Tag Archives: Permaculture

Starting A Permaculture Farm With No Money | Planet Permaculture

An excellent interview with Mark Shepard talking about how he went about purchasing some land and turning it over into a productive polyculture that earns him a living, specifically focusing on how difficult it actually was. He uses great agroforestry techniques with special attention to planting annuals between rows or letting the animals in for pest control measures. I found this fascinating and very informative, real experience about the practicalities of what people call “permaculture”. If you think farming is going to be easy, sadly your mistaken.

“The only way to get a farm with no outside inputs is to imitate ecology. Imitating ecology is imitating your biome where you are.  Having the full array of plants and animals that would have been there. But of course since we are humans and we have our own self interests, our food, nutrition, and economy in mind we pick the species that pick the best for us and we manage it like a natural system. And nature has never spent a dime on pest or disease control or fertility.”

LINK: http://www.permaculturevoices.com/podcast/farming-its-damn-hard-the-real-life-journey-of-starting-a-permaculture-farm-with-no-money-an-interview-with-mark-shepard-pvp091/

via Starting A Permaculture Farm With No Money | Planet Permaculture.

Welcome to my new blog! | Miranda Muse

(This looks like a blog to follow! mrjonmoore)

Aloha and welcome to my new blog. I’m excited to share what I’m up to and all things interesting in my world and hopefully to you. Permaculture, art, crafts, single motherhood, sustainability, travel, Hawaii and more.

For my first entry I want to share what I’m up to. For those of you who don’t know me, I’m passionate about creating an intentional community where like-minded individuals can live and work together to co-create a sustainable, abundant, loving future. I’ve wanted to do this for the past 17 years but never really got around to it. I gave up my dreams for others, but not any more.  I’m passionate about creating food security and being totally sustainable.  I grew up with a world-renowned horticulturist father who also started doing aquaculture in the 80’s. At 15 years old I was transferring fish from one tank to another in my pajamas. I thought my dad was crazy (ok ,he is but it’s a good crazy in the Dr. Brown, Back to The Future sort of way). He taught me there was no such thing as waste, only resources out-of-place. It took most of my life for me to “get it”. And getting it I am.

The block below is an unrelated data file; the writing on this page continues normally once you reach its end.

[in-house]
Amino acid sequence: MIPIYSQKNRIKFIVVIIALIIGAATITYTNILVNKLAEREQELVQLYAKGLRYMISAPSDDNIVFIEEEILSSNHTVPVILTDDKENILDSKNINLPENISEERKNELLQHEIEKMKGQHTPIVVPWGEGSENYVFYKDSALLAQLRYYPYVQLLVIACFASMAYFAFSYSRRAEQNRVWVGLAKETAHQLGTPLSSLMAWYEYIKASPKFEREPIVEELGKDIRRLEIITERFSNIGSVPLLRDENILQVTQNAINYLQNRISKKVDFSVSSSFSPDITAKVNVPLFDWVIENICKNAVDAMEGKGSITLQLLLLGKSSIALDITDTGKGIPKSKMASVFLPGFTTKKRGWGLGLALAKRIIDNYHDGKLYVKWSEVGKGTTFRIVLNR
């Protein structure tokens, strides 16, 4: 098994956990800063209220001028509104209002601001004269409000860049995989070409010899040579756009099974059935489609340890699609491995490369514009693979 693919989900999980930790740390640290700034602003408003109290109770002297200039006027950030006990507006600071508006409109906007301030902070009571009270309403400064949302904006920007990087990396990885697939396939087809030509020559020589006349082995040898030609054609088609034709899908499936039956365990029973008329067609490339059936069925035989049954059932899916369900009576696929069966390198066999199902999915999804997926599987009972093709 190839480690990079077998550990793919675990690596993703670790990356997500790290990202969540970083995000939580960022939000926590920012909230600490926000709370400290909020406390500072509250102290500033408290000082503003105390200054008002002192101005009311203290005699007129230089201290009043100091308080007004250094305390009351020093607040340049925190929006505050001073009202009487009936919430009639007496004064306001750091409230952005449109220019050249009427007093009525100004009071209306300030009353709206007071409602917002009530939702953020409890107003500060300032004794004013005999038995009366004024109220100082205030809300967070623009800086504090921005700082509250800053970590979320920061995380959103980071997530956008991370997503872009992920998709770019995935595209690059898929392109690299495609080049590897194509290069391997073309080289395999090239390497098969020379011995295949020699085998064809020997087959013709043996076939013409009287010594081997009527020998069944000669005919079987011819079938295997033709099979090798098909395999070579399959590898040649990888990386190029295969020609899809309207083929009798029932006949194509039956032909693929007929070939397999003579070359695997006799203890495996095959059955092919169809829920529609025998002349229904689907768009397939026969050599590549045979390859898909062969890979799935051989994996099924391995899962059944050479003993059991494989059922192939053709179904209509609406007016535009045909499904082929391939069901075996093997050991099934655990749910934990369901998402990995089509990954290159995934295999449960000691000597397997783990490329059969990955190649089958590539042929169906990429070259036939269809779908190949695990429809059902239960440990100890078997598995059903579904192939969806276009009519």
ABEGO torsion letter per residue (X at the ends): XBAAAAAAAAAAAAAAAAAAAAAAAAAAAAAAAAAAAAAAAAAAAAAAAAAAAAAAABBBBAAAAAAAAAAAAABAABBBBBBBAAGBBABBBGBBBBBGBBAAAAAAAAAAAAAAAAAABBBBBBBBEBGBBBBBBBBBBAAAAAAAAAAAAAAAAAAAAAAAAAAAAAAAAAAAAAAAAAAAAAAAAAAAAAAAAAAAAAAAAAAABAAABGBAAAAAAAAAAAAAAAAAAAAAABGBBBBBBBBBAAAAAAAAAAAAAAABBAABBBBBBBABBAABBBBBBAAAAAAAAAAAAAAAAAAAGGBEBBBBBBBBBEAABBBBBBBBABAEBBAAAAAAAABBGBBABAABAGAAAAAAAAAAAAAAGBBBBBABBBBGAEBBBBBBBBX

I’ve already completed a backyard aquaponics course at Kauai Community College in 2013 and now I have a great opportunity to take an online permaculture design certificate course from Geoff Lawton, one of the worlds leading Permaculturists. This education will give me the foundation to assist my father in creating a private and commercial permaculture farm on the Big Island of Hawaii and prepare me to take over the family business. I also intend to offer my consulting services to clients who want to turn their property into a sustainable, holistic, organic, ecological habit where food security is number one.

For those who are new to permaculture here is the definition as posted on Wikipedia:

Permaculture is a branch of ecological design, ecological engineering, environmental design, construction and integrated water resources management that develops sustainable architecture, regenerative and self-maintained habitat and agricultural systems modeled from natural ecosystems.[1][2] The term permaculture (as a systematic method) was first coined by Australians Bill Mollison and David Holmgren in 1978. The word permaculture originally referred to “permanent agriculture” [3] but was expanded to stand also for “permanent culture,” as it was seen that social aspects were integral to a truly sustainable system as inspired by Masanobu Fukuoka‘s natural farming philosophy.

Permaculture is a philosophy of working with, rather than against nature; of protracted and thoughtful observation rather than protracted and thoughtless labor; and of looking at plants and animals in all their functions, rather than treating any area as a single product system.

—Bill Mollison, [4]

I have a little bit of cash saved for the course but I’m hoping I can get some help as living on Kauai is definitely a financial challenge for a single mom. If you feel inspired and moved by what I want to accomplish, please consider donating to my GoFundMe campaign. The course is $1,000 and starts February 7th. I’ll gratefully accept large or small contributions that will bring me closer to my goal.  If you are not able to donate, please consider sharing this page with anyone you know who believes in permaculture as being a valuable asset to the community. Sharing is great as 100 people donating $10 pays for the course! 🙂

Thanks for taking the time to read and visit. Mahalo!

via Welcome to my new blog! | Miranda Muse.

Permaculture | gardeningmelb

Permaculture is a practical concept applicable from the balcony to the farm, from the city to the wilderness. It enables people to establish productive environment providing for food, energy, shelter, material and non-material needs, as well as the social and economic infrastructures that support them.

The concept was first developed by Bill Mollison and David Holmgren in Tasmania in the 1970s, leading to the publication of the book ‘Permaculture One’.

Permaculture means thinking carefully about our environment, our resources and how we supply our needs. It aims to create systems hat will sustain not only for the present, but for the future generations.

Permaculture International Journal-Issue No.62 Mar-May 1997 page 4

via Permaculture | gardeningmelb.